U.S. Republican presidential hopeful Herman Cain has again denied allegations that he sexually harassed women when he was the head of the National Restaurant Association. Cain says he will not let the accusations that date back to the late 1990s derail his bid for the White House.
Herman Cain faced the media in the southwestern U.S. state of Arizona Tuesday, a day after a fourth woman alleged she was the victim of his unwanted sexual advances when he headed the restaurant association that is headquartered in Washington.
"With respect to the most recent accusation, I have never acted inappropriately with anyone. Period," said Cain.
Monday, the latest accuser went public, alleging that Cain sexually harassed her after she sought his help on an employment issue. The conservative African-American businessman, who has been at or near the top in national presidential polls among Republicans hoping to unseat Democrat Barack Obama, vigorously denied the accusations and said the controversy will not force an end to his campaign.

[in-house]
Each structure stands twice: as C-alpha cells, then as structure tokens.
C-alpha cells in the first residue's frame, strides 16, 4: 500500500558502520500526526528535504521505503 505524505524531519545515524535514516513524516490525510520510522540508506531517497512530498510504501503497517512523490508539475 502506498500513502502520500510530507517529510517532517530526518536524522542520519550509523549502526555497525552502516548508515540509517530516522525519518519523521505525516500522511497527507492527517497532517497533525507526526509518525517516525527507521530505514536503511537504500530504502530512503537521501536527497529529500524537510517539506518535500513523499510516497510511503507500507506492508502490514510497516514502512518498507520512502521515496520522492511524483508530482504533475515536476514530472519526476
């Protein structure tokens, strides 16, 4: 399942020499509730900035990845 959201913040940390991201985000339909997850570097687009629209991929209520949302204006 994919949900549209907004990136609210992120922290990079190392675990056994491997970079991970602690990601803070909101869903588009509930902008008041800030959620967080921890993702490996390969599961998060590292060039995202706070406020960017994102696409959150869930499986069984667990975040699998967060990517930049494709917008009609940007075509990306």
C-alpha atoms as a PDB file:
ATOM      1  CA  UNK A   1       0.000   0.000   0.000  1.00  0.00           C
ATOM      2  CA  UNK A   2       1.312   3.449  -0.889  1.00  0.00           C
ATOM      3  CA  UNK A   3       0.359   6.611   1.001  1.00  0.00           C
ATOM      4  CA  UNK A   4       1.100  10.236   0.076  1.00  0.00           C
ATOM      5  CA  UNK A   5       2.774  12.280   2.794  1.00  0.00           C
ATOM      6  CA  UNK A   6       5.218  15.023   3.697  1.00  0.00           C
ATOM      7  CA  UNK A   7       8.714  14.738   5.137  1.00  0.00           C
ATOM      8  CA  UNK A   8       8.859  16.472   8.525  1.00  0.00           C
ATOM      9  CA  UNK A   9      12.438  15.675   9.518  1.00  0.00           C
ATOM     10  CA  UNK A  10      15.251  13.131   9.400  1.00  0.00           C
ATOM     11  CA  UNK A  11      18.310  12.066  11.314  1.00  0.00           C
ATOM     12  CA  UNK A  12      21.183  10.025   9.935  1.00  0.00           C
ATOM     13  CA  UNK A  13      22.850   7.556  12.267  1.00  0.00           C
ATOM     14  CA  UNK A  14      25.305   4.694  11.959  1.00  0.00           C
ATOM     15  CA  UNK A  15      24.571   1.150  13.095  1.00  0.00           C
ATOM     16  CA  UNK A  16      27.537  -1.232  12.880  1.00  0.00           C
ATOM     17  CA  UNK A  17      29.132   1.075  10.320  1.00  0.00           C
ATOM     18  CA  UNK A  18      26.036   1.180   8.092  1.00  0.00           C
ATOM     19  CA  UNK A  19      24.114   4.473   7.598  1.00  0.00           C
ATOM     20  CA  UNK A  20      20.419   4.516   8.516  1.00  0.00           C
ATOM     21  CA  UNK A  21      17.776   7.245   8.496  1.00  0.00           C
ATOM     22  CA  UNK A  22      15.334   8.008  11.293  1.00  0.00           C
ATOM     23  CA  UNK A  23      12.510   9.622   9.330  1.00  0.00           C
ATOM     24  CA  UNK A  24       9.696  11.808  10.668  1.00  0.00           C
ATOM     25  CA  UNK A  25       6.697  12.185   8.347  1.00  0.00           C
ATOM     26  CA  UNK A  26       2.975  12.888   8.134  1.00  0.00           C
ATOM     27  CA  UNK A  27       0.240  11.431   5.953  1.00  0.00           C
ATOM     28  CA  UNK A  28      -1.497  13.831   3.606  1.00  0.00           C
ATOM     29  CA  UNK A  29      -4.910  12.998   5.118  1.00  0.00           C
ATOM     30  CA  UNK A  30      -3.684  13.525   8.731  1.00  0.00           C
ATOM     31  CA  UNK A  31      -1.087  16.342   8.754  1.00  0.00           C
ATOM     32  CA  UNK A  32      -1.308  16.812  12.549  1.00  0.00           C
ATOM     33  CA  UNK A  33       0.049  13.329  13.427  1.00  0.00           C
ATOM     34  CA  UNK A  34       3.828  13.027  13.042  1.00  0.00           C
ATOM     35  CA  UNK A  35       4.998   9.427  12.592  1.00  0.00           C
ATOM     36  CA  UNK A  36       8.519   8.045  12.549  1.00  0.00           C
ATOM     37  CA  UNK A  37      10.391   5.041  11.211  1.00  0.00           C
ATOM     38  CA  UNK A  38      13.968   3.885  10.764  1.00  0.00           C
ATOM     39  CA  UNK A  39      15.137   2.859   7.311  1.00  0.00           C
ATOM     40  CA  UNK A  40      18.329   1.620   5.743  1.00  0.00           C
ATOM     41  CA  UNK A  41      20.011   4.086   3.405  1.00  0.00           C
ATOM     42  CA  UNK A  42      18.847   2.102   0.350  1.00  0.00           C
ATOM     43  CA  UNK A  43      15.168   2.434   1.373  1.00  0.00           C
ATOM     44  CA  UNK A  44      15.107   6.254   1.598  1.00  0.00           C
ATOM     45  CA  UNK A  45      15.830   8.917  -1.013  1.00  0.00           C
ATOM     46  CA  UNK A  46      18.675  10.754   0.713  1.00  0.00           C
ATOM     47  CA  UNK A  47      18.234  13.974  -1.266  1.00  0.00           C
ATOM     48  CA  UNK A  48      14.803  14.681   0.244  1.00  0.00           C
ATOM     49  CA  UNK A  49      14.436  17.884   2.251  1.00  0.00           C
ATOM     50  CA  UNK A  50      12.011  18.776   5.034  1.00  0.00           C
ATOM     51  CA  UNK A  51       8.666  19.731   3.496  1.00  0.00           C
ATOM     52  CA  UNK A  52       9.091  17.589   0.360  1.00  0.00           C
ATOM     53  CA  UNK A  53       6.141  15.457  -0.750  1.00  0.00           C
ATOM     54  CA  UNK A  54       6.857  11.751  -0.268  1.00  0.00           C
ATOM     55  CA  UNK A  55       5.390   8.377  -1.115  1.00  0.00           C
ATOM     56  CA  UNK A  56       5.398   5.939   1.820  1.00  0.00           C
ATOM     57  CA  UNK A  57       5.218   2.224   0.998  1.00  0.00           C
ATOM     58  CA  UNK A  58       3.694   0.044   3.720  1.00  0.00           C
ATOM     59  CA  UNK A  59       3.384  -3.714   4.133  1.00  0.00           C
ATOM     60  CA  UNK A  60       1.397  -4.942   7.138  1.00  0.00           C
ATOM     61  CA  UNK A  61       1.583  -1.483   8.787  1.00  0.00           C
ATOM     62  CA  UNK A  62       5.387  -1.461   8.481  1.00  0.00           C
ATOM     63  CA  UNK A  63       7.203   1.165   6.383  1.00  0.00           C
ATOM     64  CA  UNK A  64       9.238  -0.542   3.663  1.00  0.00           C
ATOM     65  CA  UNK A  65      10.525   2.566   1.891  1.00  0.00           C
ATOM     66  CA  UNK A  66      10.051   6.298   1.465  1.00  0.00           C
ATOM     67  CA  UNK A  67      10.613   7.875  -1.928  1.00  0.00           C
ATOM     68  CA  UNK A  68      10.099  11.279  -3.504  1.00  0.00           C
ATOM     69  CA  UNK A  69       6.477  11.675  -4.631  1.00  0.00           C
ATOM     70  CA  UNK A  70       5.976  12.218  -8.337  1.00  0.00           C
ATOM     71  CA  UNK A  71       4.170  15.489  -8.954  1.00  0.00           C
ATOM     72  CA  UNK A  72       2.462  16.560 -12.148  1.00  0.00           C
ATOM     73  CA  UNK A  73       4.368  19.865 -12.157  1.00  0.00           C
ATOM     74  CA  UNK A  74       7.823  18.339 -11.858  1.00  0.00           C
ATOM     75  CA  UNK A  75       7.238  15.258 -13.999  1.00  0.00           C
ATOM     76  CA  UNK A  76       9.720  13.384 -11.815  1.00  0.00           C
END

"As far as these accusations causing me to back off and maybe withdraw from this presidential primary race - ain't gonna happen," he said.
Peter Brown, assistant director of the Quinnipiac University Polling Institute in Connecticut, says it is too early to tell what impact Cain's media appearance will have on his candidacy.
"Obviously Mr. Cain's motive in calling the news conference was to dispose of the story and to try to make it go away so he can get back to running for president," said Brown. "During these kinds of feeding frenzies, candidates aren't able to talk to voters about the things that they want to talk to them about, which is obviously their message."
Cain said he and his supporters are not going to allow Washington or politics to deny him the opportunity to represent the country, and he will not be deterred by what he called false, anonymous and incorrect accusations.
He hopes to instead continue the momentum of his campaign, as he and the other Republican presidential hopefuls look ahead to the January 3rd Iowa caucuses, the vote that officially begins the Republican nominating process for a candidate to face President Obama in the November 2012 election.